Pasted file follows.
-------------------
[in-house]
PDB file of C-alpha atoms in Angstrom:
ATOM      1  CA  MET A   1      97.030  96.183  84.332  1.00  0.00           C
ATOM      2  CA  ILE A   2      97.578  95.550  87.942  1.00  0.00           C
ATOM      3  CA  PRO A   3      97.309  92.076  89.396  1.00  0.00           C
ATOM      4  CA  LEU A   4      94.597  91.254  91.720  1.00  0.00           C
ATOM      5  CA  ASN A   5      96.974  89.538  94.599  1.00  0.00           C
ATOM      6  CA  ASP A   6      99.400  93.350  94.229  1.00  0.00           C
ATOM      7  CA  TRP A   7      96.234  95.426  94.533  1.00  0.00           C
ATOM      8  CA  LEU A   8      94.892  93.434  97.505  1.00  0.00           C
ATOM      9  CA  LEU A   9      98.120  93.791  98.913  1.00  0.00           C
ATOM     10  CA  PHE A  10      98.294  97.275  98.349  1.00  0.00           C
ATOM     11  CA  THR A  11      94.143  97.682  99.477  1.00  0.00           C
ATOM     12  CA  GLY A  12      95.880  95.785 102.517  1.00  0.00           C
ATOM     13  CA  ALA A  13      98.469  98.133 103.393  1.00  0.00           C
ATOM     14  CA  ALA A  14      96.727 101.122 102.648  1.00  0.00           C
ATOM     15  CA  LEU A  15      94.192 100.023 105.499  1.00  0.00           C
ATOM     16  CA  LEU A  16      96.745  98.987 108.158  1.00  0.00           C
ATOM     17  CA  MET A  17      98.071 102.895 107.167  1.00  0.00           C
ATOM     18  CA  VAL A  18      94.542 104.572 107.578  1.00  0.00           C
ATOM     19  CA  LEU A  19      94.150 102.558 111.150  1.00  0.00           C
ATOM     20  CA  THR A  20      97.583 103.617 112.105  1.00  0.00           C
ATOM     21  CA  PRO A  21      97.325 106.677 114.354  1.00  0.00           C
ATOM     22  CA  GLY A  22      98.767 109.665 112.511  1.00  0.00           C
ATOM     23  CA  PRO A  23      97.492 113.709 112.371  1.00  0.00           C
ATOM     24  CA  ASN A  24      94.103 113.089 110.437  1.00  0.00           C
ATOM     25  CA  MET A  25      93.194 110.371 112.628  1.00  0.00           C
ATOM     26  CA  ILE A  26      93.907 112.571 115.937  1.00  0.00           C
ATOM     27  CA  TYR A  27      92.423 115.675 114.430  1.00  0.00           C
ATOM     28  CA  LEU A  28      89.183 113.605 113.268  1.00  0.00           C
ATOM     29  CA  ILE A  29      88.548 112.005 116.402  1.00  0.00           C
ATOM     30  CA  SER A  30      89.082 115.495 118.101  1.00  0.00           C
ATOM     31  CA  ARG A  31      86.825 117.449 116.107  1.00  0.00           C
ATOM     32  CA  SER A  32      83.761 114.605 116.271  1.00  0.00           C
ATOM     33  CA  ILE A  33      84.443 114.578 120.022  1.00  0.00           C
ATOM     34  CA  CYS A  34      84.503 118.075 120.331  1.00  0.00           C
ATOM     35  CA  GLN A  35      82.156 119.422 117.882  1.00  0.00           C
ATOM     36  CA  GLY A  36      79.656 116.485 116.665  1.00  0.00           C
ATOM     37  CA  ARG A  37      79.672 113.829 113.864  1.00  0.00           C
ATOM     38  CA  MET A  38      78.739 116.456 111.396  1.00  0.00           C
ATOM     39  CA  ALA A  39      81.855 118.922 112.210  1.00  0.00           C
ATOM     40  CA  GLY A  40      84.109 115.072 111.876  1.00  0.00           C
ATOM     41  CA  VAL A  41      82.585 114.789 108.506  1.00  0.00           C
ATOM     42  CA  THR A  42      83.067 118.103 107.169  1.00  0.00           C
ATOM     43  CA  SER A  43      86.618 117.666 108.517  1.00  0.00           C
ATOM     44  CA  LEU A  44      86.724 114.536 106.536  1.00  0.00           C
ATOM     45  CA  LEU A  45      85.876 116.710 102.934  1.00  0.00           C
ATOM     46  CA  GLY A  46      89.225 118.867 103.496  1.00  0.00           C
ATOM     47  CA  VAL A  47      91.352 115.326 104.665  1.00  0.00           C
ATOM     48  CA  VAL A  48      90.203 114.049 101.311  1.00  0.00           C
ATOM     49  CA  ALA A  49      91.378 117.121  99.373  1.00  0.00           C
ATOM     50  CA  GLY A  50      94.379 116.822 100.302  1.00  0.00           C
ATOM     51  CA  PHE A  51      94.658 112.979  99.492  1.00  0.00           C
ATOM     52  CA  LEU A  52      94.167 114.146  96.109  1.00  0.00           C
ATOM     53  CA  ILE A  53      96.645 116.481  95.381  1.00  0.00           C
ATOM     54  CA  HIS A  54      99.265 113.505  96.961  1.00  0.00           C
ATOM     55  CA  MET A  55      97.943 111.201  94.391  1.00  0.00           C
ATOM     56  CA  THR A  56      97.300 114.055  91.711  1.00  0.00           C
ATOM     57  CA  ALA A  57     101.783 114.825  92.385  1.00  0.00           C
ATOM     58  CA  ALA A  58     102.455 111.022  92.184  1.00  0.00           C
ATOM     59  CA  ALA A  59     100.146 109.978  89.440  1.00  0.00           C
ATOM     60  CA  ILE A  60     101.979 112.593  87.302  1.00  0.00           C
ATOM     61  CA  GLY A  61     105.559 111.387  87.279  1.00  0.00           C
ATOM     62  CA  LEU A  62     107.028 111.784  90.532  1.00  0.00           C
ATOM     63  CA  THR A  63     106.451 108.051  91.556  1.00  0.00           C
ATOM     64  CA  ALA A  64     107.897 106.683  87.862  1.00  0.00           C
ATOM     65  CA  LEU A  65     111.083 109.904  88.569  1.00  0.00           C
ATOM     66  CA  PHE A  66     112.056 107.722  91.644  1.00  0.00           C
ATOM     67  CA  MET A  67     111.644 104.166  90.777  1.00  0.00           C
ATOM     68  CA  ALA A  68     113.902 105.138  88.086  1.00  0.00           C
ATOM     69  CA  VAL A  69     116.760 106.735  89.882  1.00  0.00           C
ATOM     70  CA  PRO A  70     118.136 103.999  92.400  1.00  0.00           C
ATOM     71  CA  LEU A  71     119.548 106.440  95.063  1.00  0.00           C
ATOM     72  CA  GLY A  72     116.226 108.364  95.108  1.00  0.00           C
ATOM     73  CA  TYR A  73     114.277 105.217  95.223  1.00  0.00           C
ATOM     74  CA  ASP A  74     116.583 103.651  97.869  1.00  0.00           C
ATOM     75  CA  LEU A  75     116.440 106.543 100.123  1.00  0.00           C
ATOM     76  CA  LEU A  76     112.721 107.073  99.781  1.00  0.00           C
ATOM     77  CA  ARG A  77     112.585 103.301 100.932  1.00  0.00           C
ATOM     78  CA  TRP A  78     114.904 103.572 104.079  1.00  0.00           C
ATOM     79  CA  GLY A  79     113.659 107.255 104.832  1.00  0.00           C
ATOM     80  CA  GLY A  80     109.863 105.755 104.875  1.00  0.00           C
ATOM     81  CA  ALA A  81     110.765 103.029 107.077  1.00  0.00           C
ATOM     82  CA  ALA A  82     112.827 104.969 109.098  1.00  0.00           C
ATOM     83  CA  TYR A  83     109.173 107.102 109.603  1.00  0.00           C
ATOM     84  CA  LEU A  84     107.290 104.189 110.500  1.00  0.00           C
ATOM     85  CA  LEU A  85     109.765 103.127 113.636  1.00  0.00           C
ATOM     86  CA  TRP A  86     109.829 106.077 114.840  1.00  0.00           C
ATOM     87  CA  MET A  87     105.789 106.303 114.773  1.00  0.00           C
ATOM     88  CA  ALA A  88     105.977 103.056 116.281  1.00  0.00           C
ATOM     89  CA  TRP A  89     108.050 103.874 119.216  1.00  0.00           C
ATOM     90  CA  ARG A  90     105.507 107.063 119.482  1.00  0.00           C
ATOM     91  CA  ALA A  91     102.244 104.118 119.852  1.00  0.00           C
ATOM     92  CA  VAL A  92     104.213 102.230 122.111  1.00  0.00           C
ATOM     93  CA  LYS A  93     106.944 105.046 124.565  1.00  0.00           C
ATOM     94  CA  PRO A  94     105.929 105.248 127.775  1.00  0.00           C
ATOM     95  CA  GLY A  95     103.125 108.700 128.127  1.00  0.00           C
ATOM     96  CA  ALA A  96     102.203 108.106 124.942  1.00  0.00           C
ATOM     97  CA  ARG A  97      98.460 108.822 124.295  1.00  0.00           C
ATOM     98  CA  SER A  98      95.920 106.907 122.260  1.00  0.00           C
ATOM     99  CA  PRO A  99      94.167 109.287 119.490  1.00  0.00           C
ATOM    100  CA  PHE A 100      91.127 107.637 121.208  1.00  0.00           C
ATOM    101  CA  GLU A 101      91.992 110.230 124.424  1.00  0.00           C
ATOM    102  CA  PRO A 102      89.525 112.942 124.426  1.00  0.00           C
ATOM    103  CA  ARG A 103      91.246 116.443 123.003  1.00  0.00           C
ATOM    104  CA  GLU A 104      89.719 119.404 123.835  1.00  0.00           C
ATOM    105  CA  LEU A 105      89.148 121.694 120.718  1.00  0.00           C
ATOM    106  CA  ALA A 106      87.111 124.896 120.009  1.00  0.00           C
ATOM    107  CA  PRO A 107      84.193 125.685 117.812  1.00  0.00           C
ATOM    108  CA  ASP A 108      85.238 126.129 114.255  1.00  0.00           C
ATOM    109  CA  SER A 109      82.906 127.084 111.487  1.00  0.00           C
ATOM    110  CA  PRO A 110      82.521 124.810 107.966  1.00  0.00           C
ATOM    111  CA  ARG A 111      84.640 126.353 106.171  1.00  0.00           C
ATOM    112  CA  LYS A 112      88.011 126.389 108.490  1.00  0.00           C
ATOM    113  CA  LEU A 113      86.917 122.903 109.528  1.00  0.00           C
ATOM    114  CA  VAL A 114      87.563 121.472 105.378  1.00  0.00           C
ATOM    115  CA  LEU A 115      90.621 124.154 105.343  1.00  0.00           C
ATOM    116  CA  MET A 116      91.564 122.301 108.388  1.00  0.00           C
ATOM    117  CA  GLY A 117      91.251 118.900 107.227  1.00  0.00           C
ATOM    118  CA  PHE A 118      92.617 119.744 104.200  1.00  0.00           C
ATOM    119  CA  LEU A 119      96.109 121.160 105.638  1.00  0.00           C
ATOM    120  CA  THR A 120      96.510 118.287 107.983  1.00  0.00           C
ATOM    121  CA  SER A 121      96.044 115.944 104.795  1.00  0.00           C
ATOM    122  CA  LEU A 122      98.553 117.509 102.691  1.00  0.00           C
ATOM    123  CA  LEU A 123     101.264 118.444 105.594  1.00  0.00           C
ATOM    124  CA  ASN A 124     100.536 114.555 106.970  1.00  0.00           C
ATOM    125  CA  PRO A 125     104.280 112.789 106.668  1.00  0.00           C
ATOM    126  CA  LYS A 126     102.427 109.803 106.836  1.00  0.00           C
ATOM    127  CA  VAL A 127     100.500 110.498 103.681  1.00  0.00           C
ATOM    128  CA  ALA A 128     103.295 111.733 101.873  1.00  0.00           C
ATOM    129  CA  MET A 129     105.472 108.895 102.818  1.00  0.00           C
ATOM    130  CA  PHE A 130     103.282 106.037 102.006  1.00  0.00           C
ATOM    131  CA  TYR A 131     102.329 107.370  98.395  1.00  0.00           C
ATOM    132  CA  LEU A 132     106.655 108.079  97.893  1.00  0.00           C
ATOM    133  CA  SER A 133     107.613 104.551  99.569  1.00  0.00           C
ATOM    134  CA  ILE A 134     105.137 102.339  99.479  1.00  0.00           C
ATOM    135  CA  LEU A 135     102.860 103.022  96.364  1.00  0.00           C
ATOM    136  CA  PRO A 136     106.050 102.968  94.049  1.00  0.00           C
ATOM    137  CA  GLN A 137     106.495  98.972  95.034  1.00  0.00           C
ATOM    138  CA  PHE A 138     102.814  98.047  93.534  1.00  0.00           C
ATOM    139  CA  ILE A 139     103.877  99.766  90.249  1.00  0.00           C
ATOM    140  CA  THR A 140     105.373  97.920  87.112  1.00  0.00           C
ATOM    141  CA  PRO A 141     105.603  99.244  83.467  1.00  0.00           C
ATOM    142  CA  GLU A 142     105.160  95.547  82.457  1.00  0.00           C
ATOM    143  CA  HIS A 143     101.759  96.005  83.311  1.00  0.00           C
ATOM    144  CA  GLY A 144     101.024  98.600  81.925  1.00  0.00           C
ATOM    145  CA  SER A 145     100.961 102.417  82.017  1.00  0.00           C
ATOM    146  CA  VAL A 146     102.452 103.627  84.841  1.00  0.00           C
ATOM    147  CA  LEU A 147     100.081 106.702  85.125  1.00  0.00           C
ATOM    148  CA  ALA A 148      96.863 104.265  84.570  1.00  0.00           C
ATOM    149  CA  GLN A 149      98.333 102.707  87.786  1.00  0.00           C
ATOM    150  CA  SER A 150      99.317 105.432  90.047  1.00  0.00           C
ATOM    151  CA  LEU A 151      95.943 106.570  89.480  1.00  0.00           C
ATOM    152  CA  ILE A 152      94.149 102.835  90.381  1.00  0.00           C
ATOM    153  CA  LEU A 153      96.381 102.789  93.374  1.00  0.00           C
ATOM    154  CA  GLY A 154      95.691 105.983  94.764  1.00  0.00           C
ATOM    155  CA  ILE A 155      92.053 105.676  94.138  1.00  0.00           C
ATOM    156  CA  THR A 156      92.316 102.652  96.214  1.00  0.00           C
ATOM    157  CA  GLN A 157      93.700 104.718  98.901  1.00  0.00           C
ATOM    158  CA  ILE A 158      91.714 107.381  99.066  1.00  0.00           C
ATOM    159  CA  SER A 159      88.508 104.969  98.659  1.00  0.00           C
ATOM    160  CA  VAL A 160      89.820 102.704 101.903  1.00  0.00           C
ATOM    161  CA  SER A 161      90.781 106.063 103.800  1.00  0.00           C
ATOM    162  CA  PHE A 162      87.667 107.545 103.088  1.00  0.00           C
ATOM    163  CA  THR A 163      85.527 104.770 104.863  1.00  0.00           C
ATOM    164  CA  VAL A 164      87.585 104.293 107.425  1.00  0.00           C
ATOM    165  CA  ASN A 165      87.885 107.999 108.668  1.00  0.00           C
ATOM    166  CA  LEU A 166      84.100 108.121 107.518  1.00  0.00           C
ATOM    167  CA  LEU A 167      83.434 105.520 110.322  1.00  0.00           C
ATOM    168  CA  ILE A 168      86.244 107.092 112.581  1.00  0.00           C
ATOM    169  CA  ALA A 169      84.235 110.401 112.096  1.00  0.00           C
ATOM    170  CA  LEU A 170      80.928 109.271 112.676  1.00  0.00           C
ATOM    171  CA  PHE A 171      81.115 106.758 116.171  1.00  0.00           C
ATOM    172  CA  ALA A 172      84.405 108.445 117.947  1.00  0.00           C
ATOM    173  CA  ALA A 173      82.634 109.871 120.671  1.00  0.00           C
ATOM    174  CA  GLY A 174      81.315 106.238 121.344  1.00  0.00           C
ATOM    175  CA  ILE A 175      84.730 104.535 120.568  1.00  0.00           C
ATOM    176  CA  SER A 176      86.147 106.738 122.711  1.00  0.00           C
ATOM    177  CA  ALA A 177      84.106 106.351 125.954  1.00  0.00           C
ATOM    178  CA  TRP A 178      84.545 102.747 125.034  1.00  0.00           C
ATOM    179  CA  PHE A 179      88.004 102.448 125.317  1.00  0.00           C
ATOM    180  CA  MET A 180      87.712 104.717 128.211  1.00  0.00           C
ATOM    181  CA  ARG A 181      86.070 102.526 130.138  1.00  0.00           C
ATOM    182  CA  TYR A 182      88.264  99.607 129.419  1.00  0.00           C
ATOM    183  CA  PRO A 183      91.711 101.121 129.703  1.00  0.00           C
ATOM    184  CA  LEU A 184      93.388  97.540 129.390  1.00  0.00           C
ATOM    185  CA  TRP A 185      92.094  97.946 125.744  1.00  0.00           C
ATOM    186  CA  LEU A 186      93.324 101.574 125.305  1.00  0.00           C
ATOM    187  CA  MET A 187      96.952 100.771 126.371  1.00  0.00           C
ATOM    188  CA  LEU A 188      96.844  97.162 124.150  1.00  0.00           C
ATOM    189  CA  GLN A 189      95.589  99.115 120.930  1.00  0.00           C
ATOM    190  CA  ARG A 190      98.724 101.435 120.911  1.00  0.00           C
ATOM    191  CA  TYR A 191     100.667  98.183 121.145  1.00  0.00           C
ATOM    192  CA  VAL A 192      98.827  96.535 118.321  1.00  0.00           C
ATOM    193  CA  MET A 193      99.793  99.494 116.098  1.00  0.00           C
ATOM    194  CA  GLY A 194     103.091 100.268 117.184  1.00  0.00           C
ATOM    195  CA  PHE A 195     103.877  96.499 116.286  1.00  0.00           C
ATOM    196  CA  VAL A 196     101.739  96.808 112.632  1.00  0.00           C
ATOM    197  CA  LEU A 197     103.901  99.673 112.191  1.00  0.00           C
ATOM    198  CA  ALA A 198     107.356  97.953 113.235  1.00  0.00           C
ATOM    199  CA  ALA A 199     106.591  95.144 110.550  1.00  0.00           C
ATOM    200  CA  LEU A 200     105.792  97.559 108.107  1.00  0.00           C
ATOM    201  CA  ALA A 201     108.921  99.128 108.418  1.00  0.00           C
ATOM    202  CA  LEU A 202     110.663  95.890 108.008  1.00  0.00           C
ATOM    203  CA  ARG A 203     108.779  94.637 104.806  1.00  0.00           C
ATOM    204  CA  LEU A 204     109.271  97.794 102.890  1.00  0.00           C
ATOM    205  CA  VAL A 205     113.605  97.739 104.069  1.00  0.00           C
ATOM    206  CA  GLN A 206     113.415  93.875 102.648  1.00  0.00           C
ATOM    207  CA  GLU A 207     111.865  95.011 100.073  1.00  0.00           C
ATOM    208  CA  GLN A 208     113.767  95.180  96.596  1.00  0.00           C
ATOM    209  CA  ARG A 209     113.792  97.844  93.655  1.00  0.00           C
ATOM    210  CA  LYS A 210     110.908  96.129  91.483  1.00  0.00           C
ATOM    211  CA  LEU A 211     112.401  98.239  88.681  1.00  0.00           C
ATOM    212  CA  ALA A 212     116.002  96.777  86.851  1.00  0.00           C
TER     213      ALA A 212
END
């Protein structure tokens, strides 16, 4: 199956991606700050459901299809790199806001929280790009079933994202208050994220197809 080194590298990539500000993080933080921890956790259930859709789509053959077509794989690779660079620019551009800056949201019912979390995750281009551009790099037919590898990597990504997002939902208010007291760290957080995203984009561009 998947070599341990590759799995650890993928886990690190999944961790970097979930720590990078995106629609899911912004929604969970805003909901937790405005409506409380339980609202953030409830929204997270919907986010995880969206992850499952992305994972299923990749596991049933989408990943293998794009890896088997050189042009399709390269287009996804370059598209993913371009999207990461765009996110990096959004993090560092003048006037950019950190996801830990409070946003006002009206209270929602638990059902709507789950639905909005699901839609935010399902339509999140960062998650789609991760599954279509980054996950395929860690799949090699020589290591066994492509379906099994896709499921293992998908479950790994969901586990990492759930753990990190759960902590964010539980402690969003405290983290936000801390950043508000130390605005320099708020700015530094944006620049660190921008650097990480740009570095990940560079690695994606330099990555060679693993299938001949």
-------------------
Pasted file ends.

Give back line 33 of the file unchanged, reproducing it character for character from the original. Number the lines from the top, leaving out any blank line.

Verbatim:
ATOM     31  CA  ARG A  31      86.825 117.449 116.107  1.00  0.00           C